I don't think it was a deliberate plan, that our women's book club decided to read Wait Till Next Year this month, right before the World Series. Actually, I think I suggested the title, not really knowing the story, except that it was a memoir by Doris Kearns Goodwin and we decided to read something light, after the summer.
Everything that occurred in Goodwin's childhood revolved around baseball and the Brooklyn Dodgers. She tells us that in her pre-teens, she began to notice boys and the inequality facing girls in school, but first and foremost she was a Dodger fan (and she remains a baseball aficionado.) The book was a pleasure to read, and Goodwin wrote it with a seemingly ease. I want to thank her for the Epilogue and her description of the interviews and research she did. Throughout the book, I was wondering how she remembered all the events she told about. Remember, don't pass over the epilogue!
Goodwin's stories introduce us to a fastidious young girl. I got a kick out of her well thought out plan for the entire neighborhood, in case an atomic bomb was dropped on NYC. I noticed she wrote often about her mother’s health and the way it effected her life. One thing that Doris did as a youngster was to run down to the meat market and pick out food for dinner. She became close friends with the owners, even though they were Yankees fans! All her little stories were so detailed. One account she told, that stuck with me, was how upset she was, when a military parade for Gen. MacArthur (in April 1951) delayed the opening game of the first series between the Dodgers and the Giants. Funny, what we remember!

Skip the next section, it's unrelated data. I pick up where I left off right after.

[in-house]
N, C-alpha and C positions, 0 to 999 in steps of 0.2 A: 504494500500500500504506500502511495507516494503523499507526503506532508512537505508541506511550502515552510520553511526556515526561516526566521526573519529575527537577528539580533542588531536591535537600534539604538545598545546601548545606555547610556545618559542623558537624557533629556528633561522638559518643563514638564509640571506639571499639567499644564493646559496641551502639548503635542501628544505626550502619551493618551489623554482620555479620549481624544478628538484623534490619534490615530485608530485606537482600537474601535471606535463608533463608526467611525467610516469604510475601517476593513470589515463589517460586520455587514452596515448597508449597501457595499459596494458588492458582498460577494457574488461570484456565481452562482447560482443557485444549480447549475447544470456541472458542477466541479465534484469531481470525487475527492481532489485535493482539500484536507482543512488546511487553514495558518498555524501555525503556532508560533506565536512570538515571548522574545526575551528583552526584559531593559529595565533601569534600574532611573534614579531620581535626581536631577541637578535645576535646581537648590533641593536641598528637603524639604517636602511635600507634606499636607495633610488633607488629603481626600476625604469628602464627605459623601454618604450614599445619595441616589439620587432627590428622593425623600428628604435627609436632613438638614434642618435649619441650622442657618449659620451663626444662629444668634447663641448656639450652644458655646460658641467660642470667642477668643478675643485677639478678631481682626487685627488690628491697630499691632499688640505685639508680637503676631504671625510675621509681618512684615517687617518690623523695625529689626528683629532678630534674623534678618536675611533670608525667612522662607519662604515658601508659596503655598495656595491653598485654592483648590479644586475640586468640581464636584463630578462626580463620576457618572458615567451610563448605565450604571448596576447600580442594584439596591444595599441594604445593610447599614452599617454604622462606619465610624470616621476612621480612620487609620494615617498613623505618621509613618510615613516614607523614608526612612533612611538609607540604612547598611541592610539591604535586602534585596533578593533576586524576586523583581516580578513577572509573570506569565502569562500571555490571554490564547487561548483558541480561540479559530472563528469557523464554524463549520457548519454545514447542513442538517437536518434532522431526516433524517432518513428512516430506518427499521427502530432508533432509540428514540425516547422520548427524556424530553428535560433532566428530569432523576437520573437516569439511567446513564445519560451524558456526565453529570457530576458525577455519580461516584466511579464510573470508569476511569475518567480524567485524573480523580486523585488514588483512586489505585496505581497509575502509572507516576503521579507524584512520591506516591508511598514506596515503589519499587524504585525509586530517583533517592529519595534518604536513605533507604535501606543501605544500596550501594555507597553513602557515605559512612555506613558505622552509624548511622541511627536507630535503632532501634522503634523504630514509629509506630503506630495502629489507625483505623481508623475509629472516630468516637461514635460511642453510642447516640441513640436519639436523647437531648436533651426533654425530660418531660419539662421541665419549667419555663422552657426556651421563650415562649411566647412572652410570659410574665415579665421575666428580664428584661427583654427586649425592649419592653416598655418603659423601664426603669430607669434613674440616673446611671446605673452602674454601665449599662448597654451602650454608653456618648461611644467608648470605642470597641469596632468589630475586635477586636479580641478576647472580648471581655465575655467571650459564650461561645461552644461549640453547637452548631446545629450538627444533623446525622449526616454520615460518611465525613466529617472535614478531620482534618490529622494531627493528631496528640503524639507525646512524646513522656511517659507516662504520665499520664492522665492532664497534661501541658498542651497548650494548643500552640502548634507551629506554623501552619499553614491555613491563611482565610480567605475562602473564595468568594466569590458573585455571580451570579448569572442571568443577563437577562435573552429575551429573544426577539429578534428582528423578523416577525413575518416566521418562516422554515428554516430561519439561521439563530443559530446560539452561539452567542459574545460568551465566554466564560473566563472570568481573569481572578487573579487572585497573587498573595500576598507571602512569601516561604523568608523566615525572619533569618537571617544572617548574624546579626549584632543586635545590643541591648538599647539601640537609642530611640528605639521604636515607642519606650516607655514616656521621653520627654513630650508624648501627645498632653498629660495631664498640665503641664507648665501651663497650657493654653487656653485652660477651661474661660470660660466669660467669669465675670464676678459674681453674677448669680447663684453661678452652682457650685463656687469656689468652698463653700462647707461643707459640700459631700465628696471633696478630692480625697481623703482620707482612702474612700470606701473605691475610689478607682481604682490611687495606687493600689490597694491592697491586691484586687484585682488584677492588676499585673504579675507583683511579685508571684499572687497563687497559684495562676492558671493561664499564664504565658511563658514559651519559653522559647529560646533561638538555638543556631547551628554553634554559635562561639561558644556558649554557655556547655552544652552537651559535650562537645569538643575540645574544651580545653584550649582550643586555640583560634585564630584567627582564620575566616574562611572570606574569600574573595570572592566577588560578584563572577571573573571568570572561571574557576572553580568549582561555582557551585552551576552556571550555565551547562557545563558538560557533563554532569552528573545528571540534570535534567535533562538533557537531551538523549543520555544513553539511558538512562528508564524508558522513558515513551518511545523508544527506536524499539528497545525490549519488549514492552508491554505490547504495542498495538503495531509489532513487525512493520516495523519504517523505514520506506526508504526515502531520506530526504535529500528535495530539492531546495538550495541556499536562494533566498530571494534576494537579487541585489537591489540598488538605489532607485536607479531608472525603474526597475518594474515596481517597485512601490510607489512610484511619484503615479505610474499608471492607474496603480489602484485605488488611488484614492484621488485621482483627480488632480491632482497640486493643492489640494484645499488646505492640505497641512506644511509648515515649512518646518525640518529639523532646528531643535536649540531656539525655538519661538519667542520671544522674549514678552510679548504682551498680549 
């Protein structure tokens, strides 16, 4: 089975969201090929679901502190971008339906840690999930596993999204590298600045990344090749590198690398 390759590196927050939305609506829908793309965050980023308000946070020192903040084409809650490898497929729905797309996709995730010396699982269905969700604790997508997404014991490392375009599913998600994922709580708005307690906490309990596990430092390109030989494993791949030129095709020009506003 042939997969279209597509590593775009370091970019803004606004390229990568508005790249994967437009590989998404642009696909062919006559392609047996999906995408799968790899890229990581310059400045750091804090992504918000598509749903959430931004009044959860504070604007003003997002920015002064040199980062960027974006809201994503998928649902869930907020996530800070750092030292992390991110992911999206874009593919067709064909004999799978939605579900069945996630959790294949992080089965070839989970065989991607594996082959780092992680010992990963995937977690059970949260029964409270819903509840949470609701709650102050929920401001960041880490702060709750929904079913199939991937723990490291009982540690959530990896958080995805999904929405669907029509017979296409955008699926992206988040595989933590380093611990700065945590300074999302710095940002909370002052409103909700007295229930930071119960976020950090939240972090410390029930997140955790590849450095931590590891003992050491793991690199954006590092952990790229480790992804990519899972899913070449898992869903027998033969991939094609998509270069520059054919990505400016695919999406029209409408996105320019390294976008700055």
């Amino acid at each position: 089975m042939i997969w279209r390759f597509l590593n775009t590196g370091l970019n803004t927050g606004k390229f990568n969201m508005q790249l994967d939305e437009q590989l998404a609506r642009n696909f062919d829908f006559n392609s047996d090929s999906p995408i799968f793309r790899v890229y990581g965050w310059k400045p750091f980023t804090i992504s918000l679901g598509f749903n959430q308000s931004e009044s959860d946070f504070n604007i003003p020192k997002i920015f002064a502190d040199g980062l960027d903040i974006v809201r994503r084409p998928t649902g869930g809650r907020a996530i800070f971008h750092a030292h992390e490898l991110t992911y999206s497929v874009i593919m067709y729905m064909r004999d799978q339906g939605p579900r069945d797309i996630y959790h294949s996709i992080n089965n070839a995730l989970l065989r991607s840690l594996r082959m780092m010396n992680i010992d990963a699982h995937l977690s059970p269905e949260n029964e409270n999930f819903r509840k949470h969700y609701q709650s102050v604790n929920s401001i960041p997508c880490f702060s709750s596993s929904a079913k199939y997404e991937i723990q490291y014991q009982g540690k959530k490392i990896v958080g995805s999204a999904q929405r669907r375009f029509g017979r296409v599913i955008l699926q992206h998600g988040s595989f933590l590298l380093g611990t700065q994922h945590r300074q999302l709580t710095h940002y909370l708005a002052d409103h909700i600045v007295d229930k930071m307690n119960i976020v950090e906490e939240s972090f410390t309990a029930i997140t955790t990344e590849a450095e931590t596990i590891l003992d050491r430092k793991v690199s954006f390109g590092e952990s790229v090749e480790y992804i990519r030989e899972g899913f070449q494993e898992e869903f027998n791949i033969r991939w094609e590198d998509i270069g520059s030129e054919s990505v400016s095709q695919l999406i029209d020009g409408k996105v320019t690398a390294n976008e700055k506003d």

Often, Goodwin would give the reader a look into the character of her favorite Dodgers with the use of original quotes. I was overwhelmed at Jackie Robinson's compassion for ballplayers. On opening day in 1955, the captain of the Giants (Alvin Dark) proudly raised two pennants up the pole at the top of the clubhouse - the 1954 National League flag, and the world championship banner, which had never flown over Brooklyn. "I looked over at the Giants," Jackie Robinson later said, "and thought of the kick they must be getting out of it. After all, you see people and you have to try to put yourself in their place sometimes. It was like Thomson's homer. Bad as we felt, after it was all over, you couldn't help feeling how thrilled he must be, and what a great thing it was in baseball. So today I just tried to realize how they were feeling at that moment."
The Dodgers came close to winning the World Series many times, but won the pennant only once, in 1955. I thought it was interesting that Goodwin’s next door neighbor and best friend, Elaine, was a devoted Yankee fan. She explains the title of her book with a little story: After the Yankees won the pennant in 1949, "My relationship with Elaine grew strained and suffered for weeks. It was that October that I first understood the pain, bravado, and prayer woven into the simple slogan that served Dodgers fans as a recurring anthem, Wait till next year."
I’ve never followed baseball and the Dodgers weren’t playing in Brooklyn when I was a girl, but I still enjoyed this book immensely. I'd be interested to see if Goodwin was able to cross the gender divide in her writing. Please comment - I’d love to hear from the men out there.
Doris Kearns Goodwin